I do think part of that is from my environment growing up and partly due to location. No one in my family ever really had an accent or used horrible slang. So I didn’t grow up around it, and my speech developed neutrally. Also West Texas is sort of a mix of people. Some do have noticeable southern accents, but most people don’t. I was never really exposed to an extreme accent in my social surroundings.
I also know this because anytime I speak with the tiniest hint of a Dixie accent, anyone and everyone around me is quick to jump on it. So I watch myself fairly closely.
I enjoyed the language presentations. It was a nice refresher for some of the more obscure or harder parts of grammar, and a great reference gathering for when I’m trying to teach grammar to high school students.
The only thing that bothered me about the presentations (and this is really a general statement) is the heavy reliance on PowerPoint. I don’t mind slides to show main points, but when the screen is full of text from side to side and top to bottom, there’s a problem. It’s too much information for someone with above average reading skills to get all at once, so it would be completely useless to show to anyone who doesn’t care about grammar.
That coupled with the ever-shrinking attention span of humans, I’m sure most people gave up finishing the slide about 5 lines in (I did). No more than 6 lines of text is the (almost) universal standard for PowerPoint slides. This way, the audience has to pay attention to what you say when you elaborate verbally on each main point.
I try really hard to stay away from PowerPoints so that I don’t fall into these traps and habits.
This semester has been and interesting one. I’ve learned so much about how to be an effective teacher from all of my classes. Entering a new profession is sort of like becoming a parent though, no matter how much you think you are ready, you won’t ever really be prepared because part of it is always unknown until you actually dive in. I’m ok with this, because part of this semester was about learning to deal with the unexpected, and having some tools ready to take control of the situation.
While my future education is still a little unclear as to when, where and what, there will definitely be more education. But for now, teaching English to students who love it, don’t mind it, or downright hate it is my next challenge. And I think it’s a good one. People are infinitely different, and as a teacher, I get a chance to bring a group of students to completely common ground through a story or a poem, and that’s a pretty exciting prospect.
All in all, my professional life isn’t completely laid out yet. Do I want to teach secondary English until I retire? Maybe, maybe not. I don’t know. If I don’t, I’ll go on to graduate school sooner rather than later and move on to something else. If I do, I’ll still go to graduate school.
I don’t have any definite plans except to live. Whatever I decide now might not be what I want in three years, and that way there’s less stress and disappointment to deal with. I’m open to many options, and that makes me very relaxed.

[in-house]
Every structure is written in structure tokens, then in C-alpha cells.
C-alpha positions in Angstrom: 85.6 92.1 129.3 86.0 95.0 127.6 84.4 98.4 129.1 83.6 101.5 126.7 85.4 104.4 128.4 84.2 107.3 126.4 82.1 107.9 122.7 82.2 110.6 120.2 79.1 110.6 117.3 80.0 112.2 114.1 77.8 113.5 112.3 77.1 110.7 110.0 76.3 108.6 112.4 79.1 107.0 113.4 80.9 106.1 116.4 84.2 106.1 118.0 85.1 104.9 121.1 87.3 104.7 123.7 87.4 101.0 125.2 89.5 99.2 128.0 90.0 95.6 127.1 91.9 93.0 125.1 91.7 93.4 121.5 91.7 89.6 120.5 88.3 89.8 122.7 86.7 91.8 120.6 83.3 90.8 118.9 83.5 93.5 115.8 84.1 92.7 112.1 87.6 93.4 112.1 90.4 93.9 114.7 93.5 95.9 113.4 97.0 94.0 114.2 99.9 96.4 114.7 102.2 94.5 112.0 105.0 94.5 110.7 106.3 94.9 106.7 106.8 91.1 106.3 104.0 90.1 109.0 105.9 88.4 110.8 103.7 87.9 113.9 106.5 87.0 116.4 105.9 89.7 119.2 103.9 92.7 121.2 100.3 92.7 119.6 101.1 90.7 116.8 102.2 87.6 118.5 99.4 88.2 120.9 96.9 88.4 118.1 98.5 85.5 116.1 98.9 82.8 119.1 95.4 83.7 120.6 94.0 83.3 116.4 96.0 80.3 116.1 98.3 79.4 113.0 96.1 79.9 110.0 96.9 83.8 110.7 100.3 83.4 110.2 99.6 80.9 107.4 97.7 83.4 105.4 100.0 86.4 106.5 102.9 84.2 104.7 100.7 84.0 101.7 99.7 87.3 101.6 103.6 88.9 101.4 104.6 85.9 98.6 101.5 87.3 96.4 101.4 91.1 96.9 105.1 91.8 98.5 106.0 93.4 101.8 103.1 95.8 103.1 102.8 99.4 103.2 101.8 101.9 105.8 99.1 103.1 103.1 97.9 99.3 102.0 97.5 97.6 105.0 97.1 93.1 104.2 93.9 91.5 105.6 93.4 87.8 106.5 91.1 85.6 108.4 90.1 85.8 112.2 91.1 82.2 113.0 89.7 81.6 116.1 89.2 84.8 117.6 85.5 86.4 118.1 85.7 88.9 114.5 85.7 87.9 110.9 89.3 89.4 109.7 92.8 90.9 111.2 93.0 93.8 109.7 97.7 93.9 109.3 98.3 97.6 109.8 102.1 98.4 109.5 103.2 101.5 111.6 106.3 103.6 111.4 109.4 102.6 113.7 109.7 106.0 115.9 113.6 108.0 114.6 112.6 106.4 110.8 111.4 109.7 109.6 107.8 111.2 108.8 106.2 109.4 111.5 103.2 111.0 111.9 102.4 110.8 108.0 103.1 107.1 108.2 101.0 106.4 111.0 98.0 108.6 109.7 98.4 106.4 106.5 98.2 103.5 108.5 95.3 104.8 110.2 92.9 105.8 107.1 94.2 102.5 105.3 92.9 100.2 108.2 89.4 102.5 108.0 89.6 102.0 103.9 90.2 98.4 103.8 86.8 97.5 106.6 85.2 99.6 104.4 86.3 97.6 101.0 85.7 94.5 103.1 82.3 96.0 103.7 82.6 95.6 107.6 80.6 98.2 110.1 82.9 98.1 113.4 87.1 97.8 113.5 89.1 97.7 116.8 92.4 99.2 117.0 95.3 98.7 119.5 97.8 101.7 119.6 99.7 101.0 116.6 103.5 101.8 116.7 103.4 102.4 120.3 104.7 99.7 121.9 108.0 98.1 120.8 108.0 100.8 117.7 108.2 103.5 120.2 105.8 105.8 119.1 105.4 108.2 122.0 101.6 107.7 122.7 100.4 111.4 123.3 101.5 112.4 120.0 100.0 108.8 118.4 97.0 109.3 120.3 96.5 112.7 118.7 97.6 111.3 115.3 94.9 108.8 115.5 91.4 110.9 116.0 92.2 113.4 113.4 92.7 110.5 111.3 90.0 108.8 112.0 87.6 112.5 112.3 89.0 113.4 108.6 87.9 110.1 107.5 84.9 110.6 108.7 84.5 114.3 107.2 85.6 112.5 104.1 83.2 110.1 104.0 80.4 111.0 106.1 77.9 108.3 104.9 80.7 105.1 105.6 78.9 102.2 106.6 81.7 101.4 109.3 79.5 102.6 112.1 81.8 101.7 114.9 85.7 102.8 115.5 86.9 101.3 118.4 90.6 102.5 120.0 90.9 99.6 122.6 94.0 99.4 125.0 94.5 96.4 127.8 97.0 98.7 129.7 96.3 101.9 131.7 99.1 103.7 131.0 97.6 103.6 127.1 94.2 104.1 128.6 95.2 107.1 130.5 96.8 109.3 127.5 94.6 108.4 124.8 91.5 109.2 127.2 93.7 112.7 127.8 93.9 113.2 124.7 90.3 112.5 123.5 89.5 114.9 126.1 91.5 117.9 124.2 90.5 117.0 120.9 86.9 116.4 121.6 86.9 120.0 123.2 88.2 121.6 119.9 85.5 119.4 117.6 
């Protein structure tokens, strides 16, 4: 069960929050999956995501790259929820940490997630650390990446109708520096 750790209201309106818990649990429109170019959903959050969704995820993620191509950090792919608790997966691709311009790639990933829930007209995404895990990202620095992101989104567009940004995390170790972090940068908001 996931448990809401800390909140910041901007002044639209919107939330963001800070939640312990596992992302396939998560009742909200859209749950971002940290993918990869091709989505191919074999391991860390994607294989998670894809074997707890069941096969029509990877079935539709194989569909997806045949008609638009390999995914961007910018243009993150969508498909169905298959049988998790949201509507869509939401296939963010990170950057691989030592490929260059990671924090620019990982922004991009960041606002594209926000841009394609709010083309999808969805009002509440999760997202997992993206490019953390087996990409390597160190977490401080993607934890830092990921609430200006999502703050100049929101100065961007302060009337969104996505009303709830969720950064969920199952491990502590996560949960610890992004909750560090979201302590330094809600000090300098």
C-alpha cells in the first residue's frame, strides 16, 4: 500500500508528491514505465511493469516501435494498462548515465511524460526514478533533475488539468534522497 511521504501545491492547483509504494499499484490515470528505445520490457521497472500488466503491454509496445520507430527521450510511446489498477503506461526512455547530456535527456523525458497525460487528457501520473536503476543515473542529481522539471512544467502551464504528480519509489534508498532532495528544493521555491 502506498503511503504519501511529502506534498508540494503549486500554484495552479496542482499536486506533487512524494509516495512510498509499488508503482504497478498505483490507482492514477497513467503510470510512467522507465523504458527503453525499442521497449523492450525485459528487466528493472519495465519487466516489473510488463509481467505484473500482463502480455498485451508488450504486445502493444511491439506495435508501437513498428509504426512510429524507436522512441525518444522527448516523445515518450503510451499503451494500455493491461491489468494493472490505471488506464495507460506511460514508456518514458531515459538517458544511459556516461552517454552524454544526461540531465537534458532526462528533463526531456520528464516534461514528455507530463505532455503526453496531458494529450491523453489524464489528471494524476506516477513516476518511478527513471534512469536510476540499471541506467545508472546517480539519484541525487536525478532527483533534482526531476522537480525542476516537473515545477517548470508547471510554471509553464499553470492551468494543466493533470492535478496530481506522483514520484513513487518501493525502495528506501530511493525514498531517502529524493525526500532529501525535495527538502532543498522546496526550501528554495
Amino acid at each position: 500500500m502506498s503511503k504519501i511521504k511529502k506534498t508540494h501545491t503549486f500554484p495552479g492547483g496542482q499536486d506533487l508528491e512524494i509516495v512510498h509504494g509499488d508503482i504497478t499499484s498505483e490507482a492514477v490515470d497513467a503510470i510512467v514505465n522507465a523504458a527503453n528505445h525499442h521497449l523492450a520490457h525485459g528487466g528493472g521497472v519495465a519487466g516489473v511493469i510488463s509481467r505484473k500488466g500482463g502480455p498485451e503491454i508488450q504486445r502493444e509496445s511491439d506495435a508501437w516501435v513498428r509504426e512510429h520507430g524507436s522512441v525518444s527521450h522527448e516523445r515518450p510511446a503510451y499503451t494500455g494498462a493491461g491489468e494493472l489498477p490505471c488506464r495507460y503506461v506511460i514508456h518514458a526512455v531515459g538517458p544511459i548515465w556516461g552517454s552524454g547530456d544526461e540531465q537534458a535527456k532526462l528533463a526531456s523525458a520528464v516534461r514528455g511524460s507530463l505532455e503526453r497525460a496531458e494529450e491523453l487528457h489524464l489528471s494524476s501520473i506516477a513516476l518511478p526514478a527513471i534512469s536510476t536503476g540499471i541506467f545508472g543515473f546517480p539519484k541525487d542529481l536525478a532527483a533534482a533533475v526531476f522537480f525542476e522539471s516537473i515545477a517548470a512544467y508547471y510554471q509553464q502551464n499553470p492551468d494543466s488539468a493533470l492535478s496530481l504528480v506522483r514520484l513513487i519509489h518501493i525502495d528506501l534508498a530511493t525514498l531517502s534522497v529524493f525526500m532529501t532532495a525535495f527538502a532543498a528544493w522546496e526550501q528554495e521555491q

Classic Critical theory suggested that one should use historical, linguistic and literature knowledge to help “average readers” understand a text.
In the 1930’s the “New Critics” pulled a 180 and said that anyone can could use a close reading of the text to get a critical understanding. The text was only the text: it wasn’t connected to history, or even the author. It was its own, independent “self”.
There are many theories of literary criticism, some directly contradict one another, and others are less extreme, but all aim at understanding the underlying meaning of a text. Here is a list of the most common theories used, with links to comprehensive explanations:
Below is the link to a PDF version of a Recommendation Proposal for a Technical Communications class. This version includes professor changes to the text before a final draft was submitted.
The following link is the PDF version of the final copy with revisions. As much revision was done before the above copy was submitted, there are not many changes aside from a few technical mistakes. The amount of time in class and availability from the professor made the compilation of the final draft very easy.
As of now, I am planning to get my Master’s in Technical Communication, so this would be a very useful report to have available to submit as a writing sample to the department.
I enjoyed listening to everyone’s literature presentations. Most of the books I hadn’t read before, so it was a little confusing when the presentation was based on the assumption that everyone was familiar with the story. But they were mostly all books that I do want to read and just haven’t had the time to yet, and now they have been bumped up higher on my list.